Eras keep passing and so does Tom Brady

By Sterling Pingree

This week, former Patriots defensive stalwart Vince Wilfork announced his retirement from the NFL. After spending two seasons in Houston, Vince signed a one day contract and ended his career where it started 14 years ago. It was hard to see #75 in a Texans uniform but there was a certain poetic justice that Wilfork’s last game was at Gillette Stadium during the divisional round of last year’s playoffs. Wilfork will go down as one of the great Patriots of all-time. Belichick said on Wednesday, that Vince Wilfork was the best defensive lineman he ever coached. From someone who has coached in the NFL for over 40 years and won seven rings, that is a badge of honor that may give #75 access to the Pro Football Hall of Fame.

The Patriots drafted Vince Wilfork #21 overall in the 2004 NFL Draft out of Miami. At that time, Tom Brady was coming off of his second Super Bowl ring in his first three seasons as the Patriots starter. As a rookie in 2004, Wilfork would earn a ring as a member of the Super Bowl XXXIX championship team and in his final season with the team in 2014 he won another Lombardi Trophy. It bares mentioning that in Vince Wilfork’s final season in the NFL, Tom Brady and the Patriots won the Super Bowl just as they did in his first season 14 years ago.

It is milestones and benchmarks such as these that we now measure the tremendous longevity of Tom Brady’s career. The fact that TB12 was already a 2-time Super Bowl winning quarterback when the Patriots drafted a player, who would go on to play a huge role with the team (no pun intended), and that when that player retired after a stellar 14-year career, Brady is still the starter in New England is incredible. Entire, perhaps Hall of Fame caliber, careers are passing within the span of Tom Brady’s own career.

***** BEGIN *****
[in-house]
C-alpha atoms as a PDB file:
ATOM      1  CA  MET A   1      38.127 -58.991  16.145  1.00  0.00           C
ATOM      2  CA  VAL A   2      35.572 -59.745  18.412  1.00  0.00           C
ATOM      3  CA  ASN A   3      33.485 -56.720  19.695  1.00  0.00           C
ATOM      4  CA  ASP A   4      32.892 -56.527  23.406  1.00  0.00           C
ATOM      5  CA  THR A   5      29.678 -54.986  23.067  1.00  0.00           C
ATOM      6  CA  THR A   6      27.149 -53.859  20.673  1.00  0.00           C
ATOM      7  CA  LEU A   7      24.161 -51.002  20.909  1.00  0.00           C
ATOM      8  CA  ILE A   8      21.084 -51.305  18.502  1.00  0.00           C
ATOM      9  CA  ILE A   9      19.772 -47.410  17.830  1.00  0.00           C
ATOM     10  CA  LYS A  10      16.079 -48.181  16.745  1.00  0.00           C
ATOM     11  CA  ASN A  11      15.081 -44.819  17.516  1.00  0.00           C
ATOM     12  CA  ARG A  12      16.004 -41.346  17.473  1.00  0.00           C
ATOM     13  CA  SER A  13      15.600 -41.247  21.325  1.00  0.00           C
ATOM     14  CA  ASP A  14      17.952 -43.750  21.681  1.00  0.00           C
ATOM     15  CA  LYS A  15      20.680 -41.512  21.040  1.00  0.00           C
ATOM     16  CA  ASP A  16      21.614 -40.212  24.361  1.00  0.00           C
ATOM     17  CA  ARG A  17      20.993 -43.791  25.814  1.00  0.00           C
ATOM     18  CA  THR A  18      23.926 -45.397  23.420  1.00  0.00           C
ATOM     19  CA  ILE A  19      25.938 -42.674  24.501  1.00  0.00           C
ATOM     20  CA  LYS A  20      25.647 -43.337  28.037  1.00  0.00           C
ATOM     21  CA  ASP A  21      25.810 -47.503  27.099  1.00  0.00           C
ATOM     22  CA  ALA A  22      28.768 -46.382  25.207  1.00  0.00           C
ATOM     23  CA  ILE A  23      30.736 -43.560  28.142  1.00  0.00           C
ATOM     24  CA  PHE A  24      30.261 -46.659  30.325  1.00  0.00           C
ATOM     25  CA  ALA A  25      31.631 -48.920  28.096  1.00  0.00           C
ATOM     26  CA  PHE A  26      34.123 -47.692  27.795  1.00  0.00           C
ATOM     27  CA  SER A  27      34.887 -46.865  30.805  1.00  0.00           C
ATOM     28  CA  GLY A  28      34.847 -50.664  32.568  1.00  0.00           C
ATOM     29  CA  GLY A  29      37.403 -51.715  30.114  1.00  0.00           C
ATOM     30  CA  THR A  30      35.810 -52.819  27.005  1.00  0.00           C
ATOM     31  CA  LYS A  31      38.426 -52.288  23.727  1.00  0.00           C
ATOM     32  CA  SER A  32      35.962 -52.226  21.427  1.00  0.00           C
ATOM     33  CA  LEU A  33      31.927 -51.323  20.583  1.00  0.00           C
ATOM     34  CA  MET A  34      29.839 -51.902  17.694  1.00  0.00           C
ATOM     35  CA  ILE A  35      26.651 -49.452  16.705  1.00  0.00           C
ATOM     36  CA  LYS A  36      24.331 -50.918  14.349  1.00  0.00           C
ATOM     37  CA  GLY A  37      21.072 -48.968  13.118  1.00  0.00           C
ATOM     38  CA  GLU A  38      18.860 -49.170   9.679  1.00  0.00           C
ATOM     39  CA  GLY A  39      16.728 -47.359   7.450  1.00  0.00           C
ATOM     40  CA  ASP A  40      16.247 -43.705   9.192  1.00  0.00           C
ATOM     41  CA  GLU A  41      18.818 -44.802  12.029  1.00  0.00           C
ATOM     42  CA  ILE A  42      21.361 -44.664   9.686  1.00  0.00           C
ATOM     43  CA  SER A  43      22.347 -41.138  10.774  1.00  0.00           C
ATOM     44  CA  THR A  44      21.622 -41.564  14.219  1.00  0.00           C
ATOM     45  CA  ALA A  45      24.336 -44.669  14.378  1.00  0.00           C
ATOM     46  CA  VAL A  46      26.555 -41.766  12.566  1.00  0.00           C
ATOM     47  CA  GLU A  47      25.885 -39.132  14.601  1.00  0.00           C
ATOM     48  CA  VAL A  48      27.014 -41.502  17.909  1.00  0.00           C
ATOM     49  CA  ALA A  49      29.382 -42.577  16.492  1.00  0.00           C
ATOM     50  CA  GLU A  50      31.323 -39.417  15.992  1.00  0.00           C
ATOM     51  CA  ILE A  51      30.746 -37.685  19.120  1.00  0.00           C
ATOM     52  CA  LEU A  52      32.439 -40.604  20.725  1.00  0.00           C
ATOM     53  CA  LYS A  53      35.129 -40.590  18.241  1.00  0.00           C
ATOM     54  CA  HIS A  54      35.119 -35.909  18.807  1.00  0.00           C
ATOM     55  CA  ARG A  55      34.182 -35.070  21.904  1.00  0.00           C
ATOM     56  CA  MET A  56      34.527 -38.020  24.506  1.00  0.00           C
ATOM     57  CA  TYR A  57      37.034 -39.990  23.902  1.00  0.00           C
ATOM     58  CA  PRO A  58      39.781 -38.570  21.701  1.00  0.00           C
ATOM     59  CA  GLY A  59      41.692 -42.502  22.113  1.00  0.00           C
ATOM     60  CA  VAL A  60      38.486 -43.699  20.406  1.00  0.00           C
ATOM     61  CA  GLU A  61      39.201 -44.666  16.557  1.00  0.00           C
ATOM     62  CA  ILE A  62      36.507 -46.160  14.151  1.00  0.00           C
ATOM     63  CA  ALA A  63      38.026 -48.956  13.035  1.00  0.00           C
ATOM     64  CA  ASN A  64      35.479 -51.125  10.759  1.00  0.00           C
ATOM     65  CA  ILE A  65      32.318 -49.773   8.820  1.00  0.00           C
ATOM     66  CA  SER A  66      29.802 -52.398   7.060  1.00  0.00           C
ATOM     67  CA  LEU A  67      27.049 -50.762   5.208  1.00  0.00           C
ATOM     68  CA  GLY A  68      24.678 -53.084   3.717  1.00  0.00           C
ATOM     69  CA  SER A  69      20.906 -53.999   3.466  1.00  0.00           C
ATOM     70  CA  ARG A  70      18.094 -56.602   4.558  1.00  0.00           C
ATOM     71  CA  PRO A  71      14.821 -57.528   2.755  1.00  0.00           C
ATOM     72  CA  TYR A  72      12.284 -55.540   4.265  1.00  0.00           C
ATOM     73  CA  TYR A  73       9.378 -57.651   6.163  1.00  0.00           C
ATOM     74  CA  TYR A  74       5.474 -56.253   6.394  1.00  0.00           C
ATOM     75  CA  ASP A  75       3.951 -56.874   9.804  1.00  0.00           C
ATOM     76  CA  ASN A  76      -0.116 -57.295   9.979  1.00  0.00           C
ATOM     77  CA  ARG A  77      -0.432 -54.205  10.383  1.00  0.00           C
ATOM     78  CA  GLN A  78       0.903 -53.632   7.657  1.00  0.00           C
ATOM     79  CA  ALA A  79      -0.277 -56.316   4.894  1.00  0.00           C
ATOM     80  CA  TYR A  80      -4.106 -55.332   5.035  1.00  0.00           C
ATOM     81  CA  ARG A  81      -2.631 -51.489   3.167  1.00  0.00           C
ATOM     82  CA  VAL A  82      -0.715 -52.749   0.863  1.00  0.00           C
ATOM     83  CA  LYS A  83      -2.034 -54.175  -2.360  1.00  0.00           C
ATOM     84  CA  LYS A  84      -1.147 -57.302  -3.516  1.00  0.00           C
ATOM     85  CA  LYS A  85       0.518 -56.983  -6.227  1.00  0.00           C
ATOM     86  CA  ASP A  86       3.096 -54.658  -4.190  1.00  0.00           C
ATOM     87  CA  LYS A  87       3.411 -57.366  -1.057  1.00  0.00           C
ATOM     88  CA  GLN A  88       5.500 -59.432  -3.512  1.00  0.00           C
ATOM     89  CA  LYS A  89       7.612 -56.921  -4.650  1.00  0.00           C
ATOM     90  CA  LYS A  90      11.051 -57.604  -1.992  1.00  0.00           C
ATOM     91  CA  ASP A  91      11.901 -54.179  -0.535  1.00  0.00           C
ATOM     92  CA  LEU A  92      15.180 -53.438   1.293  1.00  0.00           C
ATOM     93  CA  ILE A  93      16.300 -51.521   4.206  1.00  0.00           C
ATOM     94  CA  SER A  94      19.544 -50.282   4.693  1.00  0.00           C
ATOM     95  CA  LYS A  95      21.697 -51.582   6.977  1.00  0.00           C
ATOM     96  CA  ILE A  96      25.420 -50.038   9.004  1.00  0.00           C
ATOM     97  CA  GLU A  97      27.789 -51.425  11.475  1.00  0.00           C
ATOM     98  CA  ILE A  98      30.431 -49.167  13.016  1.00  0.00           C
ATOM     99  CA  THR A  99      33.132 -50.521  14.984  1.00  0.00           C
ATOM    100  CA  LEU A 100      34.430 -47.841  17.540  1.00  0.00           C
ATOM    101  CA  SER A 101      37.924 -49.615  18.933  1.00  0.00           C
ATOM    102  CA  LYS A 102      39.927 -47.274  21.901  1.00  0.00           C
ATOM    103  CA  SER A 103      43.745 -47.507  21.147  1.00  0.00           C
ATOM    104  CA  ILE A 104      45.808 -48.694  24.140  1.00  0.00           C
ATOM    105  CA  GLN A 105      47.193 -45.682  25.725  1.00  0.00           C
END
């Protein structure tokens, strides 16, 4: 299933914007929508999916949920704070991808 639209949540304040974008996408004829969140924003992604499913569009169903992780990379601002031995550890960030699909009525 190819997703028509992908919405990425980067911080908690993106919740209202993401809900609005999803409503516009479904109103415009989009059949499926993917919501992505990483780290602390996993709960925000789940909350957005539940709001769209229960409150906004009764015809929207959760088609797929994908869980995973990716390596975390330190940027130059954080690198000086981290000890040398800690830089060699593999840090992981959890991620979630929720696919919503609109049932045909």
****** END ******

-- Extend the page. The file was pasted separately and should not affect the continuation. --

It’s been said for years that we will never see anything like “The Brady & Belichick era” but I ask you, is it only one era? In this day and age of football, the average length of a career has dropped over the last decade for quarterbacks from 6 years in 2008 to just over 3 years as reported by the Wall Street Journal in 2016. So I ask, is the Brady & Belichick era only one era or is it multiple?

Great teams in the past had fairly finite starts and stops which generally began with the addition of a core group and when that core group retired or broke down that was the end. Look at the Lombardi Packers or Pittsburgh’s Steel Curtain of the 1970’s. When Mean Joe Greene and Jack Lambert retired, Terry Bradshaw followed them right out the door, but that isn’t the case now in New England. We’ve seen just this off season two great Patriots retire, and both started their careers well after Brady. Rob Ninkovich didn’t come to the Patriots until 2009 and he retired a couple of weeks ago. Think of it this way, Ninkovich wasn’t here for the 18-1 season, or the Matt Cassell season and he’s already called it a career.

You think of the names that you’ve seen come and go since Brady became the starter. I remember reading articles about the Pats rookie wide receiver Deion Branch in 2003 and how the Louisville product had really developed a chemistry with Brady during training camp. Branch retired five years ago! Richard Seymour was a rookie on the 2001 Super Bowl XXXVI championship team and he retired five years ago as well. Asante Samuel won two rings in New England during his first two seasons of 2003 and 2004. Samuel went on to have a more than solid NFL career which culminated in Atlanta, four seasons ago. Entire careers are playing out before our very eyes in the singular career of Tom Brady.

Sports Illustrated released a special issue to commemorate Tom Brady turning 40, perhaps we should be celebrating his 18th season in the NFL because just getting to this point is an accomplishment in and of itself. Vince Wilfork’s time as a Patriot was bookended with championships and the constant before and after on the field was Tom Brady. This run of success has been longer than any other and in doing so has spanned multiple generations of players. These eras keep passing and so does Tom Brady.

Sterling Pingree (@SterlingPingree on Twitter) is a co-host on The Drive, weekdays 4pm to 6pm on 92.9fm The Ticket and streaming live at Follow us on Twitter, @DriveShowMaine and “Like Us” on Facebook, Drive Show Maine.